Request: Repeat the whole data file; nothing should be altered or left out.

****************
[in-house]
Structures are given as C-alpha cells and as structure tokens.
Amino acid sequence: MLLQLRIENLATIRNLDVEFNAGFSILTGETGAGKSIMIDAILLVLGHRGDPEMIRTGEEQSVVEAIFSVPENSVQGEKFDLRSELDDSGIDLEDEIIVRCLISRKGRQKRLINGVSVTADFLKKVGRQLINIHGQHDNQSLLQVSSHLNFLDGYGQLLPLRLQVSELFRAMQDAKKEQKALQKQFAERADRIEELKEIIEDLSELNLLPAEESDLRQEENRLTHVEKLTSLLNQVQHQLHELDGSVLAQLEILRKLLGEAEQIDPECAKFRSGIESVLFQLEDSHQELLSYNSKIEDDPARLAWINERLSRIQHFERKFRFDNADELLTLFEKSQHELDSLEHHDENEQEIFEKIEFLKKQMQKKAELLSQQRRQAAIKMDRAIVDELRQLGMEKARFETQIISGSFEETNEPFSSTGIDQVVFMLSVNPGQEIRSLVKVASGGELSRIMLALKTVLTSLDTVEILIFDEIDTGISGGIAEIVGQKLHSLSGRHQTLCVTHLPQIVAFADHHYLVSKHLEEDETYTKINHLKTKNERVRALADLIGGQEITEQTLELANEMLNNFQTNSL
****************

[in-house]
Structures are given as C-alpha cells and as structure tokens.
Amino acid sequence: MLLQLRIENLATIRNLDVEFNAGFSILTGETGAGKSIMIDAILLVLGHRGDPEMIRTGEEQSVVEAIFSVPENSVQGEKFDLRSELDDSGIDLEDEIIVRCLISRKGRQKRLINGVSVTADFLKKVGRQLINIHGQHDNQSLLQVSSHLNFLDGYGQLLPLRLQVSELFRAMQDAKKEQKALQKQFAERADRIEELKEIIEDLSELNLLPAEESDLRQEENRLTHVEKLTSLLNQVQHQLHELDGSVLAQLEILRKLLGEAEQIDPECAKFRSGIESVLFQLEDSHQELLSYNSKIEDDPARLAWINERLSRIQHFERKFRFDNADELLTLFEKSQHELDSLEHHDENEQEIFEKIEFLKKQMQKKAELLSQQRRQAAIKMDRAIVDELRQLGMEKARFETQIISGSFEETNEPFSSTGIDQVVFMLSVNPGQEIRSLVKVASGGELSRIMLALKTVLTSLDTVEILIFDEIDTGISGGIAEIVGQKLHSLSGRHQTLCVTHLPQIVAFADHHYLVSKHLEEDETYTKINHLKTKNERVRALADLIGGQEITEQTLELANEMLNNFQTNSL